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Why BME nurses lack opportunities in today’s NHS

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Neslyn Watson-Druée answers Nola Ishmael’s question ‘Why are there so few BME nurses in senior NHS posts?

Part of the answer to Nola Ishamel’s question about the lack of BME nurses in senior NHS posts will always be lack of opportunities. Information does not filter down to BME nurses, and when it does some nurses are reluctant to undertake positive action programmes.

The reason is they are fearful of organisational cultures which quesion why BME nurses are getting special development resources that other nurses are not.

People who are most successful at work have had career planning and career development, and are fully aware of what is expected of them at work. 

Career planning is what the individual does; career development is what the organisation does in conjunction with the individual, commonly known known as talent management.

Other crucial factors in career development are that an employee understands: what is done or not done in the organisation; the organisation’s strategic objectives and how the employee contributes to the achievement of these; the politics of the organisation; and the personal strengths and development needs of the employee.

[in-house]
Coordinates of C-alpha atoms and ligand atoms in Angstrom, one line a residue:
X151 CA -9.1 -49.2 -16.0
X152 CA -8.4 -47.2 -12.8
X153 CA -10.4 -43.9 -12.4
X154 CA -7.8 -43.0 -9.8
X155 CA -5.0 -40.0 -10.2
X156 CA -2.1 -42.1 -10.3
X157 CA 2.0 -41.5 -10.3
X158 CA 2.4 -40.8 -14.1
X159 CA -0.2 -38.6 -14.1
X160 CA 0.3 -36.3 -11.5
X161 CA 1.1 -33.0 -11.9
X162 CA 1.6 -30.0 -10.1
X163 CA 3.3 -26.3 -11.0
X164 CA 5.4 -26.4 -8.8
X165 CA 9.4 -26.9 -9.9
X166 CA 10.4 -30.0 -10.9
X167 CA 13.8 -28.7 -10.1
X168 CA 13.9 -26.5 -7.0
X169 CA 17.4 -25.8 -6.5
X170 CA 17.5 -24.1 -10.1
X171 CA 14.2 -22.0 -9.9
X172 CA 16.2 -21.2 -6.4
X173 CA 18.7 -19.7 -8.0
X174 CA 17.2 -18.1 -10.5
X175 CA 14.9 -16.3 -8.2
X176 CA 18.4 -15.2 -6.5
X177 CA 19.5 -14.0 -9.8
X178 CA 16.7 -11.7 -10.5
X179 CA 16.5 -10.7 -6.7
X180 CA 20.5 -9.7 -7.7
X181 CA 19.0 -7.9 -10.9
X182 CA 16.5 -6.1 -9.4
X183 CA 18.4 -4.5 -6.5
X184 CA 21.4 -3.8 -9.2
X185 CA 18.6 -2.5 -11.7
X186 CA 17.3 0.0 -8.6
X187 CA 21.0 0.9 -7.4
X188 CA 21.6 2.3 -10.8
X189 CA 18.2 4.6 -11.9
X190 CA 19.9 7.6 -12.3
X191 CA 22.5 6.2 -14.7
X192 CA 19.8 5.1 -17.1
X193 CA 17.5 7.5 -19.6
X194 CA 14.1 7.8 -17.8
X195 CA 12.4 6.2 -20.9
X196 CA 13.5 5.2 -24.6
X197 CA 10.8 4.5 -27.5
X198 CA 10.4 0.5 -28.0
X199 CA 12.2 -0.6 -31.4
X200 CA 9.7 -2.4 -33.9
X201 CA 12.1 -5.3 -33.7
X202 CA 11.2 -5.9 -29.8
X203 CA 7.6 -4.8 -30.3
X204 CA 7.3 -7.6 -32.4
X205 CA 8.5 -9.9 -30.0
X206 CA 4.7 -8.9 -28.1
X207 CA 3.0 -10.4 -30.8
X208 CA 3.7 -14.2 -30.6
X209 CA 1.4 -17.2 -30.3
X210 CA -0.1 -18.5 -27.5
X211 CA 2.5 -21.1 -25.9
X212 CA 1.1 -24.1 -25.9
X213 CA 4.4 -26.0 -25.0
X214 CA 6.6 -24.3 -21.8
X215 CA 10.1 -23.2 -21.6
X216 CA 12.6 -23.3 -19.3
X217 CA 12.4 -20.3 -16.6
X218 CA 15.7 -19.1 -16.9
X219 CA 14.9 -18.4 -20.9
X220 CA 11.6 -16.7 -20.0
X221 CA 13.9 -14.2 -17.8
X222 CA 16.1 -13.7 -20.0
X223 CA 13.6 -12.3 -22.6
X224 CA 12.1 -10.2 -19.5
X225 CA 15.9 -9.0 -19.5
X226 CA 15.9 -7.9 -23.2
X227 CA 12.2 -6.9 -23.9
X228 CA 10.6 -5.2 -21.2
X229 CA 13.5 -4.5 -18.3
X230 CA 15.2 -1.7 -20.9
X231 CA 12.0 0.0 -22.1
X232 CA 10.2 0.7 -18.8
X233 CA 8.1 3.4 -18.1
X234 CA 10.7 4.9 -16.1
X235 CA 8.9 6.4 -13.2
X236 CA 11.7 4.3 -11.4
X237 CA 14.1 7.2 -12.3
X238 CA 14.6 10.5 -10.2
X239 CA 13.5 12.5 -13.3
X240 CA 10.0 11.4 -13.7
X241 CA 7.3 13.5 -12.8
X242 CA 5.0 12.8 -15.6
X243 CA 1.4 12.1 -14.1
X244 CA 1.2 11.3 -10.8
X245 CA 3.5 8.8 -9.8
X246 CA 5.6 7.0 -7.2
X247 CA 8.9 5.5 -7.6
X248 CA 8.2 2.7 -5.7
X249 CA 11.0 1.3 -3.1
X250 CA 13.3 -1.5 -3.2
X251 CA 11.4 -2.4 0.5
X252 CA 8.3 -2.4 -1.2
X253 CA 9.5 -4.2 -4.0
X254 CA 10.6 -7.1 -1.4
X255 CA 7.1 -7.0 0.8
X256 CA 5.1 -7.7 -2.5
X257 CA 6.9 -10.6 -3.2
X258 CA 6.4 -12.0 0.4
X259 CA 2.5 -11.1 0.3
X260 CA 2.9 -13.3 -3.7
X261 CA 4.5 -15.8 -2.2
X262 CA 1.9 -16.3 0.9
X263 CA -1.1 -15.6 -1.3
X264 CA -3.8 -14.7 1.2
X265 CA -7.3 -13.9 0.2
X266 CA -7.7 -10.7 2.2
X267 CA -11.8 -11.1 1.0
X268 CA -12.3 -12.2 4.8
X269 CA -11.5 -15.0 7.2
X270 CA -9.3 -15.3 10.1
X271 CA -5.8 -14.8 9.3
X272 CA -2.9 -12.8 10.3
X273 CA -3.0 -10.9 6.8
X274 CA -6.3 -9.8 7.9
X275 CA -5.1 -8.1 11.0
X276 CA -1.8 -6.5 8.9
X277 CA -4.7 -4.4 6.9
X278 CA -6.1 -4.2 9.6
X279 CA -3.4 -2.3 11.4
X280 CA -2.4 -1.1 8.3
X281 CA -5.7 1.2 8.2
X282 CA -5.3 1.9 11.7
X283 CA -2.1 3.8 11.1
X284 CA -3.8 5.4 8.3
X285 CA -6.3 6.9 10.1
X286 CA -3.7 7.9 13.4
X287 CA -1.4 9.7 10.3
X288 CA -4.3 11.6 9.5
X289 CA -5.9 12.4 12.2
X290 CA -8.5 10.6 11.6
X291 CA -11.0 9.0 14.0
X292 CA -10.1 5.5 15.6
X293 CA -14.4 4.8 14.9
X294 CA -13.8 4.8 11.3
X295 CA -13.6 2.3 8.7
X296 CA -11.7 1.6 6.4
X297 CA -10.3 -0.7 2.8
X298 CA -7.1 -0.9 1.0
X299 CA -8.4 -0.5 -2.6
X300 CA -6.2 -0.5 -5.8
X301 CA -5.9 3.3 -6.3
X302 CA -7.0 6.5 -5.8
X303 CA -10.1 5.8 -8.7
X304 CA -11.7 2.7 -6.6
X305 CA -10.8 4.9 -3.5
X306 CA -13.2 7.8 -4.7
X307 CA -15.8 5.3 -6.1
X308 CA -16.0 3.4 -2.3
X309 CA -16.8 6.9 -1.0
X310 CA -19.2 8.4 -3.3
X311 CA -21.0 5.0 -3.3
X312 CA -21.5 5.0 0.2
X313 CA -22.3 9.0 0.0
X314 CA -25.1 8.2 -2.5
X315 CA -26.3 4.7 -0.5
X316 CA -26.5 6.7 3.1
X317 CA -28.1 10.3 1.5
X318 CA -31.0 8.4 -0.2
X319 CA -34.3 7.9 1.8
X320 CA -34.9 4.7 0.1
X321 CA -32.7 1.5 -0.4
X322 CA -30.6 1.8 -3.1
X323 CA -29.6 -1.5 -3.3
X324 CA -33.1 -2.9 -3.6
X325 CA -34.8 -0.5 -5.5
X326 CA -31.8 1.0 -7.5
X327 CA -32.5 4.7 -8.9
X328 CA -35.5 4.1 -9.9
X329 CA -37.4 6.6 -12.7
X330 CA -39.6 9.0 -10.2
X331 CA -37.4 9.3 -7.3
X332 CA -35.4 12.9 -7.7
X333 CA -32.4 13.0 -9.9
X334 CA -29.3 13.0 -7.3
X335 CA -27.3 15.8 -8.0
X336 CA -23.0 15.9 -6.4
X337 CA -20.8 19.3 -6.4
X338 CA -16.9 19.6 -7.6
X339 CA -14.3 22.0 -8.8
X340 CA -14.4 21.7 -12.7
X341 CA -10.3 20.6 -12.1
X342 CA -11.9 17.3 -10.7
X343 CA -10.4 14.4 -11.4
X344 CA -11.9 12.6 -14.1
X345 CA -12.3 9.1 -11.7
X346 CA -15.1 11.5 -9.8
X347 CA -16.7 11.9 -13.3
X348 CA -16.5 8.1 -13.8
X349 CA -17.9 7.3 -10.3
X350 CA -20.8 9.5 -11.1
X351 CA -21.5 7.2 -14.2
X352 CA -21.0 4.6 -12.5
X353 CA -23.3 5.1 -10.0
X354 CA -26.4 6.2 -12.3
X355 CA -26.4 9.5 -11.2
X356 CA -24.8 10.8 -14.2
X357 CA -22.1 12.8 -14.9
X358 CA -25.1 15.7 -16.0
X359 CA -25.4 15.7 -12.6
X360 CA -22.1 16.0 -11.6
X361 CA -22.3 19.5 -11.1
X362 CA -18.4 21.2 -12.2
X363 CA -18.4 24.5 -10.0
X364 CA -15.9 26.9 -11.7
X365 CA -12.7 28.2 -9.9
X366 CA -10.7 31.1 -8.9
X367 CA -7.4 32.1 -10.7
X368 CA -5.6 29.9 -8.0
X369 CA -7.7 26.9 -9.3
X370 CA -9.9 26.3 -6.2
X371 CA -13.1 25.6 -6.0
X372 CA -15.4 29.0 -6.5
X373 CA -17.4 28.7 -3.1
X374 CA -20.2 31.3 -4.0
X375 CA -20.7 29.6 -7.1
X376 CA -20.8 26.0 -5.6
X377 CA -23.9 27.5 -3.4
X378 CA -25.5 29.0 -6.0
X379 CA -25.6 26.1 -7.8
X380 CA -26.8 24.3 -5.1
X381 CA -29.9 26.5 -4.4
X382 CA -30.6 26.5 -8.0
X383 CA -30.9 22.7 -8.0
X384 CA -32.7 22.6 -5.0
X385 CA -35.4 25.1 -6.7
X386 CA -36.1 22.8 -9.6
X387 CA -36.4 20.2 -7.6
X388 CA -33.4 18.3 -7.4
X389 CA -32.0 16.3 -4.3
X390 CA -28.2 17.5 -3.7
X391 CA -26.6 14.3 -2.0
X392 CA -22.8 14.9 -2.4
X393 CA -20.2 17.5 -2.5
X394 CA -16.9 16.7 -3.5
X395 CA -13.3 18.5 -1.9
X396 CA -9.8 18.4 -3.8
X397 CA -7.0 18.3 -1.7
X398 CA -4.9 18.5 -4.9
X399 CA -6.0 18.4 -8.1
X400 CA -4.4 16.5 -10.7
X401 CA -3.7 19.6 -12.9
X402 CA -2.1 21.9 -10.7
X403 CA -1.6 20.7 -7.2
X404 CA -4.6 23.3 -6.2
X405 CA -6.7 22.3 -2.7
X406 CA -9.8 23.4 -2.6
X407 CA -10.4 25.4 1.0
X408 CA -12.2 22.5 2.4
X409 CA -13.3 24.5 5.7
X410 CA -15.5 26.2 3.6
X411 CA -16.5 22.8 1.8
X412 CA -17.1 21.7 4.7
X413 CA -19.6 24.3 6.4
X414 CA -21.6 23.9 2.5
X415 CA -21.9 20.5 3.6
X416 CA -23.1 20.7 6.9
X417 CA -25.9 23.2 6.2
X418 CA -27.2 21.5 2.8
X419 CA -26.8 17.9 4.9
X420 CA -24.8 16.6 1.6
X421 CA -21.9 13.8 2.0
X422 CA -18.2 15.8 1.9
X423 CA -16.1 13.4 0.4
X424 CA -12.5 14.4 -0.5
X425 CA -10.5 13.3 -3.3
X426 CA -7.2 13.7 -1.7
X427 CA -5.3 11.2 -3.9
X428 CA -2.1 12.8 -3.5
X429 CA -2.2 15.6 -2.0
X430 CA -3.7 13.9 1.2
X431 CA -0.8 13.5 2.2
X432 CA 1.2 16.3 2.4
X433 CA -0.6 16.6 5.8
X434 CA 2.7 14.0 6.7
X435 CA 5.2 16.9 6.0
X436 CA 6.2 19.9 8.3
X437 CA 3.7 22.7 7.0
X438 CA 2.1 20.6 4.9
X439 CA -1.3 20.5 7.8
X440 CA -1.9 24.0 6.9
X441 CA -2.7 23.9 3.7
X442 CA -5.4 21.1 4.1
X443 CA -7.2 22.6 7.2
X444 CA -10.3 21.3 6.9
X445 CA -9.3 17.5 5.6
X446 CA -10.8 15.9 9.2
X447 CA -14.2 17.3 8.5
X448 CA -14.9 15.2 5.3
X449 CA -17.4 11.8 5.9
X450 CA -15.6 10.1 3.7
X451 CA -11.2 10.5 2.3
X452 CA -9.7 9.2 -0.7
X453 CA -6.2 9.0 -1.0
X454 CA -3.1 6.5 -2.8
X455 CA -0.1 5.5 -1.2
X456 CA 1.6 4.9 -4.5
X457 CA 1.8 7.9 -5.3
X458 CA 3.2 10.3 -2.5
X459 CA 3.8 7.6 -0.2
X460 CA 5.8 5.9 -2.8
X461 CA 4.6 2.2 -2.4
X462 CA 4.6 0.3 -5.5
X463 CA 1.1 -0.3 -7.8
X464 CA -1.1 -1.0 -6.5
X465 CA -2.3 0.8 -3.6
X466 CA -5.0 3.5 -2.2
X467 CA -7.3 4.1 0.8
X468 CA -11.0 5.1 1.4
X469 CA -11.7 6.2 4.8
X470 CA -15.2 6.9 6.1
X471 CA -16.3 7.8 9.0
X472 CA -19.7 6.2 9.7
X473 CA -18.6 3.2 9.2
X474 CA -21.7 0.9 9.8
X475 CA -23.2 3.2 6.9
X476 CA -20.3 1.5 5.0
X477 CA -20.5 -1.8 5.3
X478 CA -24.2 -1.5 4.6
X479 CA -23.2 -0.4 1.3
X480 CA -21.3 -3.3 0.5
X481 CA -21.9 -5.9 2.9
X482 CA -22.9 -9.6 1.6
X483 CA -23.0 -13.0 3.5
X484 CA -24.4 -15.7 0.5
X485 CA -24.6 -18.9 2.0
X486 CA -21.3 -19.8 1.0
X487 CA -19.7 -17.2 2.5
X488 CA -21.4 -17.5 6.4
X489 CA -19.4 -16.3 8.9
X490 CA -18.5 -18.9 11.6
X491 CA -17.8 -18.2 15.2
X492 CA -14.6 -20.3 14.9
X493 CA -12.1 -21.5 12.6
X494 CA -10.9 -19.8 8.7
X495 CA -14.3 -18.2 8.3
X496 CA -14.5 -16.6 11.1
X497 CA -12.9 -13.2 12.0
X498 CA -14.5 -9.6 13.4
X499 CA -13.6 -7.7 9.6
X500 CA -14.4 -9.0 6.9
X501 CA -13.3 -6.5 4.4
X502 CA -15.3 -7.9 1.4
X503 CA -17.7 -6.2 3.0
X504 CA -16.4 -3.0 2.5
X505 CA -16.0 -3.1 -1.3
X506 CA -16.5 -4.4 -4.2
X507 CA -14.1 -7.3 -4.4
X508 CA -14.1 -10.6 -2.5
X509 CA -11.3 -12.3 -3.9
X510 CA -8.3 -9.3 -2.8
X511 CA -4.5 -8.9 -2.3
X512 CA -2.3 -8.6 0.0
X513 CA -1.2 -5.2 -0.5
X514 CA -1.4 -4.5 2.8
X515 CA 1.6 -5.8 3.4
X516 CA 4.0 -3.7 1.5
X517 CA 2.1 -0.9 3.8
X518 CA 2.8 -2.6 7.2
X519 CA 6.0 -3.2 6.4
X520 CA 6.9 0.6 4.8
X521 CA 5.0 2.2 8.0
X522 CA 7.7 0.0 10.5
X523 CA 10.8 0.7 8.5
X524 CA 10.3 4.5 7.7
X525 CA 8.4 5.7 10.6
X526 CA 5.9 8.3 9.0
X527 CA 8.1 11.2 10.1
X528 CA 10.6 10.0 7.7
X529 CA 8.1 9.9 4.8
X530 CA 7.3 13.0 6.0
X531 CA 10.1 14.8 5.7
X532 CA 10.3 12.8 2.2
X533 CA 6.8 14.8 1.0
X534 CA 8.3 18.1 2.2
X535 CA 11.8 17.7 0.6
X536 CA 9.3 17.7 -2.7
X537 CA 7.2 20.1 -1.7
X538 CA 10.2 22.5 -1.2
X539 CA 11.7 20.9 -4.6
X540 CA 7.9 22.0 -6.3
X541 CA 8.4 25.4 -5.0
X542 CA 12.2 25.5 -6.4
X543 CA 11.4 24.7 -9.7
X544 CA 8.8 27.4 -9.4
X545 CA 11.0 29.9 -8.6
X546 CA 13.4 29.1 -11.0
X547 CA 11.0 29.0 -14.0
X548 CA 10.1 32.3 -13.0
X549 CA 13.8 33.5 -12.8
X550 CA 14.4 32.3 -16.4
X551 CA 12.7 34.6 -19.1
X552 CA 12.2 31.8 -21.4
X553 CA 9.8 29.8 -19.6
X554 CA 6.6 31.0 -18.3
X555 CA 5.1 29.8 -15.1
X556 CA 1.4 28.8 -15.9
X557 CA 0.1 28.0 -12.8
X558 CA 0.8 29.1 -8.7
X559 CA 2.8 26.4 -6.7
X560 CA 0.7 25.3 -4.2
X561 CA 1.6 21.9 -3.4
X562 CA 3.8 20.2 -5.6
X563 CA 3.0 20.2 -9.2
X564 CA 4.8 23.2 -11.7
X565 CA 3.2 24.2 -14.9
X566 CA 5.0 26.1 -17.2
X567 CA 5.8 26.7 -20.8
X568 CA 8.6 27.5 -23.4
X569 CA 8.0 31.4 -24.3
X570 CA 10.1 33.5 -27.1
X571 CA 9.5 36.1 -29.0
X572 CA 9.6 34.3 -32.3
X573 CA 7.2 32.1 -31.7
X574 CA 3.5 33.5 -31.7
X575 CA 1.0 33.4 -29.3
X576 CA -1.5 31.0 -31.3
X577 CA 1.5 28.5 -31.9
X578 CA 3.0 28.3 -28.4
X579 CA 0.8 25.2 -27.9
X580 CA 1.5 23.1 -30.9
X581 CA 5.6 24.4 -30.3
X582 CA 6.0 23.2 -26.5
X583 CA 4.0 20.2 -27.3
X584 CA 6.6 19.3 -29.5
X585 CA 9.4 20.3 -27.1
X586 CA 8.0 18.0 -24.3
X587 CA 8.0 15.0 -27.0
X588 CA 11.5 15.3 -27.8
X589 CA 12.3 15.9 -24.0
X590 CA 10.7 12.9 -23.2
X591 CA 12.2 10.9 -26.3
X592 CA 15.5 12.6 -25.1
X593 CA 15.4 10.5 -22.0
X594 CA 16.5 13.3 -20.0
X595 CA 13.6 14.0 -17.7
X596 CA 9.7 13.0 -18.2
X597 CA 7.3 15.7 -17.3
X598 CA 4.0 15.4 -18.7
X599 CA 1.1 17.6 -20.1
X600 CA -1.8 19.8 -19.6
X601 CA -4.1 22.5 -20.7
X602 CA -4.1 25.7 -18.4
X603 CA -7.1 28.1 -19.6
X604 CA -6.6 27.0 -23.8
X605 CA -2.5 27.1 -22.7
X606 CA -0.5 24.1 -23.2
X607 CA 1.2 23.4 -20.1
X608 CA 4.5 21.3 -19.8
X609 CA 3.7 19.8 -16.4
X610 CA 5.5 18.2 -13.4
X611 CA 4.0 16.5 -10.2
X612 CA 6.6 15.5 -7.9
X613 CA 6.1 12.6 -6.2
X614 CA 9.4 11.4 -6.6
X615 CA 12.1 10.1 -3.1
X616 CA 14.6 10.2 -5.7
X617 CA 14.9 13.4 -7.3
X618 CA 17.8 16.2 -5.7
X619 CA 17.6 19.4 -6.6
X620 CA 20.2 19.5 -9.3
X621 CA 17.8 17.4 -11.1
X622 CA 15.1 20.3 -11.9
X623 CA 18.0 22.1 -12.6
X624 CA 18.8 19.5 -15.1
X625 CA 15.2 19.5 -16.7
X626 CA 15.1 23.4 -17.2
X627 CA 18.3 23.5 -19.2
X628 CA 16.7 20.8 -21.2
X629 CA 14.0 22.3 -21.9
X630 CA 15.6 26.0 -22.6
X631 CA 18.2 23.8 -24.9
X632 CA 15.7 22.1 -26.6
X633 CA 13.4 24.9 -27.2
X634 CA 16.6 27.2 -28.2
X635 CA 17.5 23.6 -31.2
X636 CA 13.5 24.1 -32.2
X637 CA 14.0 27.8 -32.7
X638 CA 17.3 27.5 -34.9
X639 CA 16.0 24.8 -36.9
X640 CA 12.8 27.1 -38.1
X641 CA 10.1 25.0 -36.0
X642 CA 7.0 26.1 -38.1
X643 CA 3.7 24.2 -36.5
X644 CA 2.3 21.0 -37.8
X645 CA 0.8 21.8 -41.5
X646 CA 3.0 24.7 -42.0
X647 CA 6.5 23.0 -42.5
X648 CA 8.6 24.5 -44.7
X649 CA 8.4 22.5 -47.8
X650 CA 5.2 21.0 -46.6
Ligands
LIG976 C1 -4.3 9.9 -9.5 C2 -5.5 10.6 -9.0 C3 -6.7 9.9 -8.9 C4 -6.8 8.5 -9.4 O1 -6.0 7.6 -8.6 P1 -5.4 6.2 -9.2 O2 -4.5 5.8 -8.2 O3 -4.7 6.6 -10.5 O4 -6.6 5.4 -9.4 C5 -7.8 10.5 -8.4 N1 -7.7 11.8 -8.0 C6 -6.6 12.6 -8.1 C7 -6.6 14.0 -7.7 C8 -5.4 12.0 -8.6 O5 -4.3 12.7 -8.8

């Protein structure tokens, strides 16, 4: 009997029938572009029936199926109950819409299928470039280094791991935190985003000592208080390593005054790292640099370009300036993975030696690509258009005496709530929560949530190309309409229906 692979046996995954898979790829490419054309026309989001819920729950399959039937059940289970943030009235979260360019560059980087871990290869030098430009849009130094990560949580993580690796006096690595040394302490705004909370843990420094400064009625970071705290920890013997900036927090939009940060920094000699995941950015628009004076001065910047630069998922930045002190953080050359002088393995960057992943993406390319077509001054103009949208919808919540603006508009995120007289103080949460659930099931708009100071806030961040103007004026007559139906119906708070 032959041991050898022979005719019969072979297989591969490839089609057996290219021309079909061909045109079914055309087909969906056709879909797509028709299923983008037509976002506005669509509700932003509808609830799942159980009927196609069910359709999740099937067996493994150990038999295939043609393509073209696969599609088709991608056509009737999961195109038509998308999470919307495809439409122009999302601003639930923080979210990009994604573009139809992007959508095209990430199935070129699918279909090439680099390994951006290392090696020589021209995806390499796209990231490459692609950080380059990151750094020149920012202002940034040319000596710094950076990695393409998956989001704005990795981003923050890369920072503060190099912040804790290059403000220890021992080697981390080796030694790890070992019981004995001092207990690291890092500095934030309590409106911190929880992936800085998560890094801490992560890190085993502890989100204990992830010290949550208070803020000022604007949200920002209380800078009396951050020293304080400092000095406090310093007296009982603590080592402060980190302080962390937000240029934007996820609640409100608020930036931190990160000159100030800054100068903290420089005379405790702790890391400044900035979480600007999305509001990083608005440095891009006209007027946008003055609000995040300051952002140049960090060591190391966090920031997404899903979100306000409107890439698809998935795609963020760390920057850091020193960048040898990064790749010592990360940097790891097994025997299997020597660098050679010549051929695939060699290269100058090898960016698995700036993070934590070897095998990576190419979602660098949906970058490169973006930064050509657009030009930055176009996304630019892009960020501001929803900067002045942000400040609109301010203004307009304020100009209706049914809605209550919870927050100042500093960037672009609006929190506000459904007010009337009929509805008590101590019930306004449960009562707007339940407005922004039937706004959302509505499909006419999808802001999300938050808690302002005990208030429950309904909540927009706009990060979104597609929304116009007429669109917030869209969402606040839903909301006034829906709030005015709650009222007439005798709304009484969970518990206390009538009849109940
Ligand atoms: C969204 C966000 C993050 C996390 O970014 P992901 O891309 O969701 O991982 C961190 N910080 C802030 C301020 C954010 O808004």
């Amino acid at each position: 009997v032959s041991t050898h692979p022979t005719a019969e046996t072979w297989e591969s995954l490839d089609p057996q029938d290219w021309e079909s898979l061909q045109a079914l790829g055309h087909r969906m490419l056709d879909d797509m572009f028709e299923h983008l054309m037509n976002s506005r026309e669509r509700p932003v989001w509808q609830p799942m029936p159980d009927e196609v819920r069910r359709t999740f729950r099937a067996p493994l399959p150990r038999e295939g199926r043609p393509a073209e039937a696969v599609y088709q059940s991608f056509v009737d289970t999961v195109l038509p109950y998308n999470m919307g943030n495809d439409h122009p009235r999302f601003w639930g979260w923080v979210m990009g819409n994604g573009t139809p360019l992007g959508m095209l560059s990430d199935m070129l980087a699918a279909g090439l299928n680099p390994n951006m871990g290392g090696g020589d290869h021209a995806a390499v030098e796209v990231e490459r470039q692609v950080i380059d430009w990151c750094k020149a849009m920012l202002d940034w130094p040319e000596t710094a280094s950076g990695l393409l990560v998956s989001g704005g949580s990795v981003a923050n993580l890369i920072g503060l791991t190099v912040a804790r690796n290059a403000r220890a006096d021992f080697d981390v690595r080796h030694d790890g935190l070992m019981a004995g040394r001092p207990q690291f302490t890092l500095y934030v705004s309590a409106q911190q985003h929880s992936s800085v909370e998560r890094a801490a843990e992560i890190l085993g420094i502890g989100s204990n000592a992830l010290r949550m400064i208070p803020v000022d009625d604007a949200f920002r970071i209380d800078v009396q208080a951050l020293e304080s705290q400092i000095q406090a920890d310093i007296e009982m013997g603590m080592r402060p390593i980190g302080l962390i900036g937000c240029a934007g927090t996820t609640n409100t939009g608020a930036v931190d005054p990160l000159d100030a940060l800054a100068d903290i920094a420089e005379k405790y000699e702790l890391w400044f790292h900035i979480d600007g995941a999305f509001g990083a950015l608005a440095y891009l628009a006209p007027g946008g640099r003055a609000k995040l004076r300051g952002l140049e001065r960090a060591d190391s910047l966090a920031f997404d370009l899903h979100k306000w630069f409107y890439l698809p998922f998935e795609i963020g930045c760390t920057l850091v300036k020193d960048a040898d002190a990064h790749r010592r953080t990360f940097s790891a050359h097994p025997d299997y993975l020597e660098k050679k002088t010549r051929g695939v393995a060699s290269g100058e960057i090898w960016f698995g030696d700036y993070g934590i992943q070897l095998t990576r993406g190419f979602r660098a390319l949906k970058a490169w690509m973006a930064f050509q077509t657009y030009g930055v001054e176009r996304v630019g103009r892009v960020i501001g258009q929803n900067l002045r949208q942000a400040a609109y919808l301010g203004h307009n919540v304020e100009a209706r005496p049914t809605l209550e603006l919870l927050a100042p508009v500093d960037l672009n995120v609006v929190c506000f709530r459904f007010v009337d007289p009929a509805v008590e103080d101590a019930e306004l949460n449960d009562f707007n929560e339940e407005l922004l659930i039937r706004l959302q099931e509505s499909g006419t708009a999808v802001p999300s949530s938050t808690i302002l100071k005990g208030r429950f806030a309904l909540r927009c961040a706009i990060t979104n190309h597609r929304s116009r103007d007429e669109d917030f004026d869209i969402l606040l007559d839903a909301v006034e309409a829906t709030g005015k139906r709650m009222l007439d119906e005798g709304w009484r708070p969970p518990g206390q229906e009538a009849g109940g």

In addition, an employee needs to have good communication and interpersonal skills, such as competence with win-win negotiation, conflict resolution strategies and influencing skills. Positive attitudes and skills in managing difficult people are essential.

It is an incontestable fact that, irrespective of how far a person from a BME background climbs the career ladder, they will still experience subtle and unconscious behaviours and motives to undermine their confidence.

In fact, all successful BME people, irrespective of industry, will share this. Even in the face of low expectations, adversity and difficulty, they will have learned to draw on their confidence and emotional intelligence. Just as importantly, they will have begun to understand themselves and to develop clarity of purpose.

Nola referred to Beacon Organisational Development, the organisation which developed the NHS demonstration programme – a leadership, career and personal development programme for BME staff which operated between 1993 and 2006.

Now there is the National Breaking Through Programme and every chief executive needs to get behind the programme and make it a success.

In addition, strategic health authorities not currently developing their bands 5-7 staff need to do so. An example of good practice is Portsmouth Hospitals NHS Trust which has commissioned a programme of career development workshops for its BME bands 5-7 staff.

Plans, meanwhile, are being finalised for Beacon Organisational Development’s 2009 conference, to take place in Birmingham on April 30.

The theme of this year’s event, which will be attended by past Beacon graduates and other delegates, is From Vision to Reality.  Workshops will address a range of issues affecting BME nurses.

Speakers – also Beacon graduates – will include Agneta Synthia Bridges, secretary general of the International Confederation of Midwives, and Pamela Chandler, head of equality and diversity at Birmingham’s Heart of England Foundation NHS Trust.

Dr Neslyn Watson-Druée, MBE, FRCN, FCGI, managing director of Beacon Organisational Development, is also chair of Kingston Primary Care NHS Trust.

For further information contact Neslyn Watson-Druée on 020 8241 4762, mobile 07768 000321 or David Meek on 01379 890766.

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